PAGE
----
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ti:kms OF TUN amhiucax."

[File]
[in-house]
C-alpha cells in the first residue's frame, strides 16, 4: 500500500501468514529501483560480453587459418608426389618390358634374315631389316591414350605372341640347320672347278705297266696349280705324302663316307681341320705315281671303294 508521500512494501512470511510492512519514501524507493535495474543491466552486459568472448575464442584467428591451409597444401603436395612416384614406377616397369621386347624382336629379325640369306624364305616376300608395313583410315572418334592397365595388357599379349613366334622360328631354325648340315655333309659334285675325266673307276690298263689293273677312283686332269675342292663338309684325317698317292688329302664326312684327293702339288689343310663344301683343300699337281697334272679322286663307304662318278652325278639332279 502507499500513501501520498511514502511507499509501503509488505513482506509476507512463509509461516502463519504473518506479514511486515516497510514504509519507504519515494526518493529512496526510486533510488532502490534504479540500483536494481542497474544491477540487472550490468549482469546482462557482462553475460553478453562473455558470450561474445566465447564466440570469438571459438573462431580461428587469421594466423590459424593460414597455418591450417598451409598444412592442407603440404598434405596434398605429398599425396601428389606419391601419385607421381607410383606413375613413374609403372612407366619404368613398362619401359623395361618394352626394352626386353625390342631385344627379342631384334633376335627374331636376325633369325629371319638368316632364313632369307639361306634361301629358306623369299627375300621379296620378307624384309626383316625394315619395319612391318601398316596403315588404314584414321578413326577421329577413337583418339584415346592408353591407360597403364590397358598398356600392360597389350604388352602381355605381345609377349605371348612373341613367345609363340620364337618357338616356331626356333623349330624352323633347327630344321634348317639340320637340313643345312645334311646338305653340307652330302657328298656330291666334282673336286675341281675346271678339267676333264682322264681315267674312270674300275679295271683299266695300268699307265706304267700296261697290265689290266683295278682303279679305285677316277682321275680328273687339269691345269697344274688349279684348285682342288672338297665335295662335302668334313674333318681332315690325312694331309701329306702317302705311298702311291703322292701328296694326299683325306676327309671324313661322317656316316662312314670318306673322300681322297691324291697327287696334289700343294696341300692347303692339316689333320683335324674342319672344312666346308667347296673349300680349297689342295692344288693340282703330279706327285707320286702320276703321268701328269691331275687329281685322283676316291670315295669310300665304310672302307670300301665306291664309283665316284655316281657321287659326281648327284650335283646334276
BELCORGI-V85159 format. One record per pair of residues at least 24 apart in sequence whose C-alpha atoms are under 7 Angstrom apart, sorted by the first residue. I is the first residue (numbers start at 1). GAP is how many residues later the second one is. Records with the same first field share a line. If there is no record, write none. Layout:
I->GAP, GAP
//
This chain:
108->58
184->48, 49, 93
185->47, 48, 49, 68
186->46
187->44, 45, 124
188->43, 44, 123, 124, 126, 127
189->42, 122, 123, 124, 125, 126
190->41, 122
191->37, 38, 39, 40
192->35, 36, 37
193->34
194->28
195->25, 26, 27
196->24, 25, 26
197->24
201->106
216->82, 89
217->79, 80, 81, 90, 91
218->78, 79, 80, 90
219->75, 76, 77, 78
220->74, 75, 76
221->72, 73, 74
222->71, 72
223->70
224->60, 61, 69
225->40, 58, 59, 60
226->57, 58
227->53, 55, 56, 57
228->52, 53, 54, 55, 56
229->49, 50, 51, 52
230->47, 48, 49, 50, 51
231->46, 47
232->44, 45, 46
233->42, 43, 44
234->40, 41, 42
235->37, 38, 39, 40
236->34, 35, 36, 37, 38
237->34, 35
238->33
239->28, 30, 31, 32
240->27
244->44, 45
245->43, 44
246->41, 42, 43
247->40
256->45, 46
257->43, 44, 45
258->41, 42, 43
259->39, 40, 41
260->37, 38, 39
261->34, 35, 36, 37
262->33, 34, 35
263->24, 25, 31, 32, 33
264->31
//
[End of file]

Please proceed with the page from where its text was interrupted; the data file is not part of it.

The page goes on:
josEra Etaui.Y. sriioMiuT. .- OJice in Cwtri Alky, tn the tcav n II. U. Mas fir's Suft.) "THE "AMERICAN'' i published eVery Km lir Jay "at TWO t0!.T,AHS pt-r nhitm tribe piiil half ynarly in advance. .No paper discontin ued till Ait arrearages me paid. . . IVo subscription received fur lea period than i nnTi. All communications of letters nn business relating loth office, to insure, attention, iustbe POST PAID... . . . H. B. MASSE?, ' ATTOI5NMY AT I, A W , . SUITBUIiV, TA. Business stli-uA-d to in i lie Counties of Nor trtiuasl crhtnd, Tuion. Lycoming and Columbia. Hir to l Tun s Ha iit & 15, HtNT, Varan '& Ht, t yyhiluit. lU.t ilOLIIS, Mr'Alll.ll 4t Co Stkhi 10, 'Stinii V t'n.. SlIUr.KIU'ii VAT XT tTllHIS Machine his now fi. en tested ly more X than tliirly families in this ueichhorhiiod, and . tins given entire r-atisfaclio'i. li in so simple in il ; construction, that it cannot Ret out 01 or.t. r. 11 ; flntaiiis no iron to iu-, nd no -I'linasor rolb rs to ; oul of w. I. will do tice a. much .sl,. , ing, with lehan hull the wear and tear ofan) of, ihe I ile iuvi H'i.m. and wh it is nf urea'er in.pi-r ; taiice, it toti Imiiit'l oTif half i much an other waxhing iitvcliines. , . , .'1'be ulsi ril'cr hns ih tc.1uive right for Nor thumhcrhitid, I.'iiion, f. c.intiii);. t 'nliiinlili, Lo ".ern and CKntnii euuiities. 'Price f sinle nin rhiue f6. . , 1 H. B. M ASM3IJ. '1'lie fofUwinx ceitifirnt.' Ooin a few ol thoce who. hc the.-e injrl ii en in use, Sunt'Uty, Am . 24, tll. We, ihe auhsetibera. certify that wo have now in ue. -an ,iur fuiiiiticti. Iiuei'i l'it I'.itent ;nsli I ing Machine mid do i.nt ht-itstii sini! thtt it is ' a most jo-lh-iit invent!. n. That, in U'a-hing, il will tve m ire than one hull the unnt labor. 'i'hat it d.-n 1 require more than one tbinl the lisnul quaintly At ha ip ami water ; mid that there is no rublni g. and cni qm nily . hit V or no wear, ilii? .r tcarini!. I'll. it it kiMh tj I'll'tiu biitinns, mul that thefineut doilies, i.ch aneollHr, Ueea, tucks, trills, kc, may be w:ml ed in a vcy nhort. lime without the Ifntt iiijury. Hi d in fact viih. 111 hiiv uppaient wear aij tear, vthatcv -r. We ihcrcf.ir. rhci-rliilly ri-oionieiid it t.i 'mr fiiemlt; and the ruhiic, a a most Usi fill nml r snim! m icbii.e. ;H Ai:LKS VV.HLOI.NiJ, A. .lOKDA.V. :hs weaver.' MfS IM.E KANT8, i!UEH MARK I.E. . Hon. (JEM. WEI.KER, ltKN.1. IIENDKM KS, ' ' ' llEON I.KIHE.NKI.NO. Hrnn'a Hotki, (fortivrly Tremont House, No. 116 Cli.vuul ainut,) . 1'l.iladcljihia, epteiiilu r 21st, IH4. I have useil Shugert's Patent Wnsbing Machine in my bou e upwrU of ricfit moiHhs and do not tieiitate 10 tay that I derm it otj! of the mo t use ful and valuable hih.ir-savii.g machines ever invi ii tul. I furmerly k t two wmnen cm tinually oc cnpiiM in mashioii, who now do aa much in two ,Ihv i ihi y tlxi) ilul in (limn nk. There i no w.ar or tear in washine. and ii requires not more than iiiii-tl.ir.l li e umal quantity ot aonp. 1 he bail a rmniUr of 01I11T in chines in niy Inm ly, hut this i lUi-idnlty hiiiN ii.K 1,1 every ttinirf rliM', and k.i h tic la!le to set out of n pi'i, (bat I would nut tlo without one it' they i-lnnjl.l cost ten limes the jirice ihey are s. t.1 ..r. DAMEl. HERI.'. ' "rMr;uf:iVi..s i &i'AitAs6i, cheat ron CASZZ. In and I'iirasnl Mamilactory. ( Tint if ulrri l, tHii ihiurg tittoio Iht v.rrx nort: 1.. 1 1 ii ! . 1 i Ii I a . i-i I. a. d, a larize vl.K'k of t'M s an I PARASOLS, inclu ini! the 1 l inked Edpcd I'nrs ol nf the 1.1I mat, rials, at prices that will ('iiualrv Mcichan s ami i.lber hia ft.'ik In for.' pu'cliaina Fe . Ti. 115 - l y I HI DBS K i'is' 011 .st4 IlidoN firl quality, tiuira. di altid La Ooira, do ialt. d Hr nil Hides, do (ireen Nulleil i'atna Kip. . , llry Pa na Kips. . ,, e's Tmiiii n Oil. , il nt Citifii rs' Tools, ''.- .0 t'mintry Tsiincrnot ihe lowest prices jii the lt t. una. t . U. The hi (i, hut mmket price paid f..r all Is ufli other. IK KIKKPATI'IL'K A tSO.s. N... 2l,iouth I bird ft. I'hil .dclj.hu. plimhei 14, I Ft I. ly. rvf); : i -p-'7 ;yf j-33 vcultahm: ( fnipor.M), run i hk era. rr " ' t V S V R PS I A. fin HI' Medirlne is efTd to the public, gener- JjL ally, from full couvicti.111 tlut ii ib uperi.n t.i auv olhei m ilwino n iw 111 uc. f.r Ihe cure l , I)v-i. .hia, Liver Ciiij.laint, Nirvotia UehililV or Uodily We .kness. Ac. , Its elb.ia tiav Iwen tealtkl in a privat practice I of near tiybt eaia, and it is nuW 111. t'' cx'ciisiVily circulated, al 'ibc s..liciiUile ot" mnny who have ic ceived the mnt ficnal Ifuetll from the u-e of it. ; Tha following it one snumg a number of Ci rtifi culea icccivcd in relation to the nuccrii of tliix me die. ne 1 LaiC isTKa Ctl. March IS. Dh. (iniafiE W. Allki, Ikar Sir. It is ilh cr-at p'eaams that I In form you of ihe sucitc aUfi.duig your Dyspeptic Medicine, while employed in my p attice. From pant cipcrieiiee, I firmly believe that in eiiht case nut of ten, the Dyspeptic, by ihe use of your medi t lne, may emir, ly rid himself of this thorn in th pathway of life! not only in dyspeptic easea, but in all rise of constipation, and diseases depending on adibilitalcd ktate of ihe nervoua system, lope, ther with toii.i.l stjteof the bowels, will your E- lixir be found of inratimutlc value. JS'uiiierou iu staucea wherein the usefulness of the medicine ha been realised, may In f,u warded, If required. I with you great success, and recommend the medi cine to the suffering part of iiuukiud. Youia, with great respect, itOUEKT AliNEW, M. D. For sale at the store of II. U. Masser, sgent for ihe proprietor. Kunbury, Pi. Octotier 20lli, l!s44. ly VtY i:r.l Tbo bi8Upiicov.ill Im B1 giveu lor I' las ced, ty H. D. MASSE U. . t. . .. Absolute acquiescence in tha decisions of the Ity Jln-sof At fclHclj. Ta l.tmrnt of the Wlitovrrit luebrlnlrt The Auburn Journal published a tetter from a friend in I'oston, from which we borrow the following ; "Visited Prof. Longfellow at his rooms in oM Harvard. The poet was in fine health anJ spirit, and gave me sonic stanzas, en- titled 'The Lament of the widowed Inebriate,' by J)Kanne, which I enclose lor the gratification ,, , , (Xh r'h'r "f 0,,r They breath the true spirit of poetry, and surpass in tenderness, ben tit v, pathos and ib-lineation of heart broken sorrow, anything I ever saw. Long fellow savs that they are enough to immortaliza any poet. Alas! the poor inebiiatej , How just,, how true IIih following . lines ' ..What a daguerreotype likeness of the inmost sou! of the drunkard have I we here :' I'm thinking on thy smile, Mary Thy bright and trusting smile In the morning of our youth and love, ' Ere sorrow came or guile When thine arms were twined about my neck, And mine eyes looked into thine, And the heart that throbbed for me alotiej Was nestling close to mine ! I see full many a smile, Mary, On young lip beaming bright ; And tiiany an eye of light and love Is Hushing in my sight lint the smile is not for my poor heart, And the eye is strange to me, And loneliness comes o'er my soul Wlieci its memory turns to thee ! I'm thinking n the night. Mary, Thenichtnf grii-rand shame. When with drunken raving on my lips. To thee I liomeward came O, the tear was in thine earnest eye, And the bosom wildly heaved, Yet a smile of love was on thy cheek Though the heart was sorely grieved. Rut the smiles soon left thy lips, Mary, And thine eye grew dim and sad, For the tempter lured mj steps from thee, Ami the wind cup drove mo mad ' From thy ebrek .the roses quickly fled. And thy ringing laugh was gone. Yet thy heart still fondly clung to me, And still kept trusting on. , ' O. mv words were harsh t the, Mary, l'ot the wine cup made mo wild ; And 1 chid thee when thine ryes were tnl, And I cursed thee when they smiled (!od knows 1 loved thae even then, . Put the fire was in my bruin, And the eurte of drink was in my heart, To make my love a bane. 'Twas a pleasant home of ours. Mary, In thespriiii time of our life, When 1 look'd iimii thy sunny face, And proudly called thee, wifu A tid "Iwas pleofotit whetiniir children play M Before our cottage door 1'nt the children sleep with thee, Mary, 1 ne'er khall see them more ! Thou'rt resting in the church-yard now, And no stone is at Ihe lu a J ; . ; 1 . . - Hut the sexton knows ilmiikanl'g w ife . 1 Meeps in that lowly h il And he says ihe hand of (!od. Mary, Will fall with crushing weight On the wretch who brought thy life To its untimely fate ! Hut he know not of the broken heart t bear within my breait, Or the hcuvy lo.nl of vain remorse, That will lint let me ret. , Jle knows not of the fclepless ti'ghf, When ilrentnlng of thy love, ' I seem to see thine ang.'l eyes Look coldly ficm ubnve. 1 have raised the wine cup in my h.ittil, And the wildest stiaius I've sung, Till with the laugh nf drunken mirth The echoing air has rung- Put a pata nd sorrowing luce look'd out From the glittering mptui me. And n trembling whisper I beard That I fancied whUpei d by thee ! Thott art slumbering in the peaceful grave, And thy sleep is dreamless now, Put the seal c f all undying grief la on thy inoungei's brow, And my heait is chill ns thine, Mary, For the joys of life have fled, And I long to lay my othinu breast With the cold ami silent dead ! Hah Haii the MrAatM. A kind hearted woman took her little orphan niece to school lie other morning, and the teacher, fleet inn ately sympathising with tba bereaved condition of her pretty pupil, said to the aunt I Tho darling little creature lias not, then had the delectable advantage of' paternal solici tude V 'No, marni, but iho has had tho mtashs AND SHAMOKIN JOURNAL majority, (tie vital principle of Republics, from which there I ho app.-ftl but to fircc, the vii.it principle gunbtiry, orthuinbci laml to. Pn. Sntnr.lav. .Inly a, IM4A. PKX AND tSte StvKTCIIKIs OP POPULAR 'lUSO.S A.U PI.ACttS. BY A COSMOPOLITAN, t So. 14. From the finston Atlas. Pcnrilllngs of Politlrinru. On the same liench with Sir Robert Peel is (tit old peiitletnnn, whoso extreme elrvlinrea in ilrcrs n fTiirtld a striking contrast to the personal nppcr) ranee of the prim Premier. The individ al referred to is over Ci yearsofnge. His face is wrinkled, and of the color of the parchment over which he lias pored for vo many years. His eyes are lip-lit, and Inrrre, unci are deeply set beneath a pair of light carved eyebrows. Ilia nose is somewhat beak-like, and the month stern, and obstinrtte in expression. But the dress of the mail is more remarkable than the weircr. An old rusty black cot envelopes his chest, which in deep ind broad. Round his neck is dinoy white neck-clnth. . His wnint coat is shabby and bt-tween it and hia netlicr linhilimcnts is a Ffnce, two inches deep, from which his shit! tumjtlrs nut; for he is susprn derlrss, althotigh he has dimmi'd mnny a pour mortal to the snspendinej rope. It is Sir Chasm Vktiieki:i.l, formerly Attdhmcv Ckmorai,, and now Recorder ol Bristol. A singular personoj.'e is he, obstinate to the last degree, but very learned in Ins profession. His absence of mind ii lemarkuble, ntid bin powers of digestion c nnrmoiis. A an instance nf the former take the frtllowinrr .-Sir Chat les recently married a lady much younger than himself. After the ceremony had been concluded, he proceeded lo his rhambr rs, in the Temple, and there an in tricate cause so absorbed hi attention that he flirirnt all about his bride and, according to his old custom, went to bed in his bachelor apart ments, as tiHinl. In the interim rrreat anxiety was caused in the wedrlinfj circle, respertioi; Sir Charles' whereabouts. Evening came, hut no bridegroom, and il wns not until Intc in the 1 wninjj that some one, acquainted with his ee centric habits, suprrested Unit he might be at his chambers. Thither messengers were sent, who knocked tip Sir Charles, who had actually hr gotten that a bride awaited him at home. This story litis been told, I believe, of some others; but Sir Charles Wcthcroll was the mil Sininu Pure. The part which this gentleman tiKik iu the debates on Catholic Emancipation, will not soon be forgotten. Nor will the great riots in Rristol a few years since, be iinromc mbered by those who w tnessed or heard nflhent, and with which Sir Charles Wotherell was so intimately connected. IViynn fee that little man who lias pit risen, 1 near the table ? ' What an enormous head he ! I rs, fur ra small a body. l.cmk at those fl.isli- ing eyes ; how they glance, here, there and ' 1 very where. Mis face is rather cvnical in ex- ! proff-ion, and ill-humor and pride seemed com ' h'ui'il in it ; and one tn:ght imaiiie that it was I washed every morning in vinegar. What a sneer there is en the curved nuper lip! Who : limy be the owner of that ill-mntchcd lu;ad and ! extremities! It is liiehard l.alnr Sliiel known I come yc irs Ktnce, as the author of "The Ajhis I tale," an unsuccessful tragedy- but, now, more I extensively celebrated as au orator. Il was he who defended O'Couiiel!, on the occasion ol the late State Trials, Sliicl's voice is liar.-h, grating, ind disagree able at times, shrill, almost na a whistleand I occasionally, in the lower tones, cracked and 1 dtssonntii. His etyle is florid, und all hisspcech ! r?j ire crowded w ith metaphors, occasionally grnteftj-tf.' Ylul.--t speaking and when much ' t-Nciteil, he flings himself into all imaginable al titude. Now almost bending himself double, , ntnl then dru wing himself, as if by a sudden jerk, j to his full height, he looks like a pigmy in con I Vulsinns. Sometimes he bends over the table bclore him, until his chin aluioet touches the 1 green luiie. tie flings his nrmsubout Inm, in i sulIi u manner as a puilirt does, when in the J iBiijiiage of the "Ring," he fights ildly i" j Hliil, Very two or thruo lliiulltes, his clenched 1 ri-t descends with such amazing force on a l, I which flatule on the table, that it is a niurvcl il ! is not shiverel into splinters. S.mie wag, in i alltisi m lo this boX-thiunping pfopeo-iiy of the little agitator, once perpetrated the billowing : flhh-l! fhiol! why do ymt giv Such hnrsh-resniindmu knrx-ks.' You will nut clinch the argument ; Vuu'll only Lrvuk Ike box." I just n-)W said that Shiel always wrote his speeches. It is, also, well hnoWn, thut ho is iu the habit of himself furnishing the manuscripts to a certain journal, for publication, Indeed, it would bo a Work of great difficulty to report Shiel for his sentences are so involved, and they are u'.tered with such amazing volubility, thut he ulmot-t sets short hand at defiance. j Some few years since, a ludicrous mistake oc- curred, with respect to a report or one of Im speeches, which greatly mortified Shiel, and 1 much amused the public, who were, by tho uc cident, let into tho secret ef Shiel's furnichiii hie own reports. Jl happened or, one occasion, Ittat Shiel had prepared one uf hi most brilliant speeches for AMERICAN. delivery, and, having carefully committed it to memory' he forwarded the manuscript to the efTice of the Morning , for publication iu the next day' journal, with the other speeches of the expected debate. Contrary to all expec tation, that particular part of the subject to be di-cusfli.il which Mr. Shijl's speech boro refer ence to, was not mooted, and consequently it was not delivered. Owing to some mismanage ment, notice was not taken of the omission at the office of the journal, no reporter from which allended, and the next morning the Morning - had four mortal columns of a speech printed, but which find never been delivered. There were interpolated with il. ''Cheers'' "great cheering, from all parts of the house" "hear bear's," and "prolonged applause," Sec. &.C., which had a droll ett'ect enough ; and the matter was not mended by a long eulogistic "lender," fiom the Editor, who characterized Mr. Shicl's speech as oris of the most brilliant specimens of orti lory which hud ever been deli vered within tho walls of St. Stephen's. All lyotulon not only tittered, but burst into one trrenl and general gufl'aw. Shiel never forgave the care'fssncss but he ned rot have grieved so much nlmut the exposure, for he is not tho on ly one who reports his own speeches. When I. was staying it Sh.mclian'a Hotel, Watcil'onf, some year since, I had the pleasure ot spending an evening with Mr. Shiel, who wns quartering at the same house. His conver sational powers were great, and bo nave quite a series of short lively sketches of some nf his Irish contemporaries. I must confess that, uter hear ing what he said of O'Conncll, I was somewhat surprised to read his speech in favor ol theA Ifitalor, in Dublin, not lone since, bu', perhaps, it is not so much to bo wondered at, when we consider that he is a Ilirrister, and consequently that it is his occasional vocation. "To make the worse appear the better cause." Talking of flic Agitator, them he is 1 his face is very much like tho port raits of him which are so common, it is round, red, and good-huino-rcd in th.r expression. His eyes are dark, flash ing.aud vivacious. He must have hern when younger, quite a giant in strength, for his fig ure if. tall and burly. Well may he be called the "big h'gj:arnian." Mr. U'Conuc ll's dress consisted o! a Mack frock coat and waistcoat and pantaloons of tho same color, w hich, being stiapless, reached halfway up his leg. lie rc nerally sits in I bo House with his arms fold ed nn his nvassicc bust, his hat slouched ever his forehead, and hrs chin hnlf dropping on his chest. When he speaks, his attitudes are very free and easy ', he strains not after effect, yet always produces an impression. His voice is rich find melodious, nf rmtrse strn;i"'v marked with the brogue, and it is beautifully modulated Rut the Mouse ol Commons Is not the place to hear (VCoimel! to advantage. Co to some meet ing in Irt-I.iuif , hear hiui eloquently discourse nf Hrin's wrongs, let him picture for you the wants and the woes ofher children, and you will ac knowledge him to be n great orator. At one moment yen will be convulsed with laughter, and before the smile has entirely piss.-d away, some tale of suffering, narrated with the most touching pathos will dissolve you into tears. His powers uf denunciation are absolutely frightful; and his sarcasm uf the 111. ml touching nature. Nothing can live helbre it. To all this ho pos tesrcs, in addition, tin incxhausiihlo fund of humor, genuine Irish humor ; he can sway au 11u1J1ef.ee as he lists ; his power and inlluenee, in Ins own country, is iiiiuu-iise, and ha is, as he himself says, the best abased mart iu Chris tendom. Hut I need say no more of the A j tu tor !cl Us turn Irotu him, to seek for other game. The- thrrt, ungentlemanly looking person age, 'now speaking, is I .uo John Ui'sski.i. He is absolutely lili'SSI III appearance, and shab by in dress and physiognomy. There is no thing noticeable in his face, but its absolute in significance. The portruits ef him, iu Punch, preclude the necessity of my sketching in pen and ink. When be goes to speak, he hesitates, coughs, pull', (Hills about 'lis greot, awkward looking hat, and Nile r laniincr lug out a word or two, comes '.on dead Lull thfi; he attempts il again, but his words ure a long way up.irt, and each is 1011111 cted w it It Ihe other, by tl lengthen ed a It is really tiresome, and uliiiiis.t piiil- ful lo listen to him and one wmulers how he could be selected ns the leader ufa parly. He hrts, however, great business Intents, and few are better acquainted with the practical work ing of the State machine than he. As a deba ter, he dot s not shine, but it is hard to beat him down. Like .Mi.eauly, in one respect, and iu on ly one, he bus a strong linking for tacts, und will not be wheedled by Peel or any one else indeed, Ihe Premier finds him a Kid thorn iu his. tide he cunitot bo persuaded. IVowrus are the alphabet of angels, where with they write, on hills tuiJ plains, mysteri ous truths, The appearance of merit isnftcner rewarded by the world than merit itself. ami immediate parent of despotism .IsrrKRSo. Vol. 5Xo. 1 lwiiolc Xo, ri.VJ. Immense Itnturnl Bee Hire, In n Cavern, on the right bank of the Colora do, about 7 milea from Austria, there isan im mense hive of wild brcs, w hich Is one of the lhln...i.li.,. n.lil,.1 .....Inailln. in t U nt. iuii:.iiiii;iiriiiii; uniuiui l hi i.ioiiiia ia iiink ' 1 lion. T .n nit Mna r.F litis S.,.n,n ia aitonta..! ,.. ; . l.V 1 I.IIBIILI. VI .11.0 V H Ill I.CIIU.II.U III a hedge of limestone, forming a high cliff which rises almost perpendicular from the river bank to the height of about loO feet from the water's edge. This cliff fronts partly on a small stream named Bill Creek. The top nf the cavern is about ten feet from the top of the cliff. In a warm day a dark stream of bees may be con stantly seen winding out Irom the cavern liko a long dark wreath of smoke. This stream often appears one or two feet in diameter near the cliff' and gradually spreads out like a fan, grow ing thinner and thinner at a distance from the cavern, until it dirappears. .The number of bees in this cavern must be incalculably great pro bably greater than the number in a thousand or ten thousand ordinary hives. The oldest set tlers say that Ihe hivu was there when they firrt arrived in the country ; and it is quite prubable that it existed in the. same slate many years previous to the settlement of the country. The bees, il is said, never swarmed, and il is not improbable that the hivo has continued for more than a century fo increase year after year, in the same ratio that other swarms increase. The c&ve appears to extend hack many rods intotha ledge, and probably has many lateral chambers. The Bee, doubtless, occupy many of these la teral chambers, and il is not improbable that new swarms annually find new chambers to oc cupy, and thus they are prevented from going oft to a distance in search of hives. Sonic of the neighboring settlers have repeatedly, by blasting the rocks, opened a pasmge into some of these chambers, and procured, by this means, many hundred Ihs of honey. litt tho main de positee are si.'itated too deep in the ledge to be reached without great difficulty and perhaps danger. A company was formed at Austria, a few yonr since, for the purpose of exploring the robin and removing the honey; but some outward event prevented the accomplishment or the undertaking. It was estimated that there are many tons of bnney and wax in Ibis im rnensr hive, and if its trf anres could be cr.tract ed n-aililv, they would doubtless be found for mom valuable than the contents of any silver or 11 iW mine, that adventurers have been seek- ,. ,1 , .. '!..' nig for years in that section.- 1 tax It lv. , " r tth. ' Amkric-an Kin. We remember stating a few years since, that figs Were cultivated for the rity market, at Point Shirley, two miles from East Boston ferry -on the Eaatcrly shore of Boston lltirW. A Salem paper copied the paragraph at fie time, and suggested to its rea ders that it probably contained a typographical error, and that ;o".gs wrre meant. Our Etnte nient, however, was based Upon correct infor mation, and we have had w ithin a few days an opportunity of visiting the Jig vrchard of Mr. S. TewUlmry, at Point Shirley. He has culti vated the tig tree, with complete success for ten or twelve years past, and has supplied, (to a li mited extent, of Course,) resi ,Ijs to some fa milies iu the city every year. The trees ara about Ave or six feet high, set near together, in the shade and bear abundantly, lu the win ter, they are removed to the cellar and are But in the. ground in the spring Giber trees are in large puts und bear we Mr. Tewksbttrv has many rrre and valuable fruit trees of uiiTer- rut kinds on his grounds. Among them is a remarkable ujple tree, which produces tine fruil, of peculiar tha racier, mf tttttr shows a liloiiuiiii. The upples are generally without a cure, or seed, and some of them, us he informed us, cut liku a pota'.oe. VhurUatuii Mast.) Mirror. Rrs-tk Asn ils P,iri.V(.v A letter from . I . .1... . - I .1 .M. in.T.M.ui.r, s.a.es u,ai one reason oi i" . b v oi wo; ii 'i nil. i.e p vnua vii nia " I tai 1 railway for connecting Iho two capitals of his empire, is lo Celebrate the srit nth rmfrtry of ihe rxi.tencc of the city of Moscow. This ca pital was founded in the year 11 17, and in 1M7 its seventh century will have begn completed. The Emperor wishes t!'.u iron riilway between St. P.'ler.-burg r.lbl Moscow to be finished by that time, though there uro great difficulties attend. ng its construction, nm! this is especial ly the cose in respeit to the Wuladi chain of mountains between Moscow and There. It is calculated, too, 'hat besides the canals which thd railway will halo to cross, tltero are six large, and twenty-four small rivers, over which bridges must be built. Further difficulties will be caused by iho morasses between riers Mis- ta ami Wolga. Tho whole length oflhe rail- 1,1 l""lB f"i'" way will be WO (.English) miles. The Euipe-1 'And by putting us in it,' promptly replied tho ror has Issued eiders for new hands to be em- j '"dy, 'it will U'como ptltulou: ployed jii (he road, and has intimated his desire j for its speedy completion. ' ' 'l ,T r,FNT,,,rT' "A noble heart will disdain The railway between St. Petersburg and to subsist, like u drone, upon the honey gathtr Yarsaw is advancing rapidly, and some por- 1 ed from others' labor like a leech to filch it lion of it can bu biotight into use iu about three mouths. It is a gigantic scheme, and has teen puthed on with extraordinary rapidity. vincr.s of AivmiTiiit.. I pqunrn 1 insertion, . $0 60 I do 3 . . . . ff 76 I do a d.i - . . . I 0 Every subsequent inserticn, - .0 8ft Yearly Adcrtlsements : one column, f 2ft hnlf column, f I H, three square, f IS ; two squares. f'J one square, f!. Half-yearly 1 one column, fl" half column, 12 s thn squares, f S j two square, If 5; one square, f.1 fid. Advertisement left without direction n to thrt length of timctliey arc to bo published, n ill bo continued until ordered out, and charged accord, ingly, (Jf-Pinteen lines make t square. Great Yield of When. A correspondent of the Raltimnre American has furnished that paper will) the following ac I count of an extraordinary yield of wheat, which . . . ...... . 1 1 1. till. 11 . r-r t ... ,aI...h III... ... I r. fT I 1 r. 1 1 (...mi1 - ' whose confidence in the gentleman who had it printed for circulation, induced him to plant eo vcral acres in the rame way last season: To Farmkrs, At the end of August, I planted in my garden thirty-two grains of wheat, at six inches distance, an inch and a half deep; tho seed was of first rate quality. Thin seed produced this year thirty-two plants, ha ving from 10 to 'JS stems and ears each; the s vcroge number of ears wast 10 f ihe average weight of each plant IJ ounce. An arm pf land would Contain, at six inches distance, 14,-2-10 plant?, the produce 3 LOW oz., or nearly 19,CI;0 lbs;. 5'23 bttshe!.--, or 10 quarters per s crc. The expense of dibbing would be moro than saved by the diminished quantity of scel required. I do not mean lo state that such a rcsul t would obla;n upon a lsrge scale ; but I think it is worthy of a trial, when we know that the a verage produce is only quarters per acre, and lhat it is possible to grow FORTY ; it will be allowed there is ample scopo for improve ment. Try a breadth in your fields an inch ami a half deep ; put one grain, and OA 12 only, in each hole plant it at six or eight inches dis tant be sure to plaut good seed get as much produce as you can, but GO FOil FORTY QUARTERS PER ACRE. A Chnrcoal Road, The process of mn king such a road is descri bed dy a writer in the Cleveland Herald as fol lows: 'Tinibcr, from six to eight inches through, is cut twenty-four feet long, and piled up length wise in the centre of the road about five feet high, being nine fjet wide at the bottom and two at the top, and then covered with straw and earth in the manner of coalpits. The carlh re quired to cover the pile, taken from either sidi leaves two good-si?.cd ditches, and the timber, although not split, is easily charred, and when charred, (ho earth ia removed to the side of fiio ditches the ccsl rakad down to a width of filter :i 1 feel, leavir..? it two feet thick at the centre act j one at , anj ,h(J j( po ,c,e,,. 1 ,.,... i A road nf this htnd no-v bring mnr'r in t!i.- I , , 'cotton V o,-vl swam-, tior H f", '. i '.! 1 ,, , ' 1 rrr, t. l.rffnt , It rt ........... t . .. , . 1.1 ..,. grin. From tho writer tiive - that r.bout seventy- i Ml' !fi rr.! of which hae been used for MtMUlu; and the h i'-ii-.c r.t tl. as it is on the great thorough"'-!' t',r !.-: rev. : 'e months ; nt:' e West, sni! ; in addition, on an average, sixteen heavy l: a.l I ed teams, to and from nn fishery, pas.s mer ir daily, it lias been very well trir.l during tin? winter and spring, and yet there is now no ap pearance nf ruts, but it presents an even har t surface. Cravnfa, A correspondent of the New Haven Herald writes thus sensibly nn this interesting theme : "High, tight white cravats, such as arc worn by clergymen, are said to have some agency in producing bronchitis, which i3 ro common tj gentlemen of that profession. They sweit the throat, relax the capillaries, weaken the organ . of speech, so .is to produce a greater wear tc I those organs when in exercise, lead to fre- I qucntly taking cold in the parts, and repn.'ss. the circulation. Black silk cravats, when not worn tightly, have none of these objection, in deed the electrical nnd other properties of th" fabric, or the color, or both, arc found to greatly beneficial in diseases of the throat. Whv then, not abandon a fashion which is besidr-s extremely disfiguring and corpie like 1 True. j it liis recently been revived in England1 by tln. j bucks of the new parly ot "Young England," , on!y ,ho r,re am rosy complexions of ynu. t t 1, ..... I. . , , I Englishmen can bear such a thing, and tin- French with their black skins, ami ths Ameri cans with their sallow skins, would be great fools ever to follow suit. Till the invention uf whalebone and hair biiflners, there were un reason for wearing cambric, foreilk or any dark colored material cculd not be starched : ji:t now there is no excuse for following tho le.vt ot the English in a fashion in which we can on ly show to disadvantage beside them." Pofi'I.atios. A tiewiv married couple went to housekeeping, ot Boston, hi Poplar street. At breakfast, the riext morning after their en trance, the gentleman said to his lady : 'My i'.ear, this is Poplar street, and by put- i.. . , ... food out ot lite public granary or like a eharl, to play on the leaser fry ; but will one w:;) the oilier euru hie ijbialcncc. Auj. Ill, 1HU.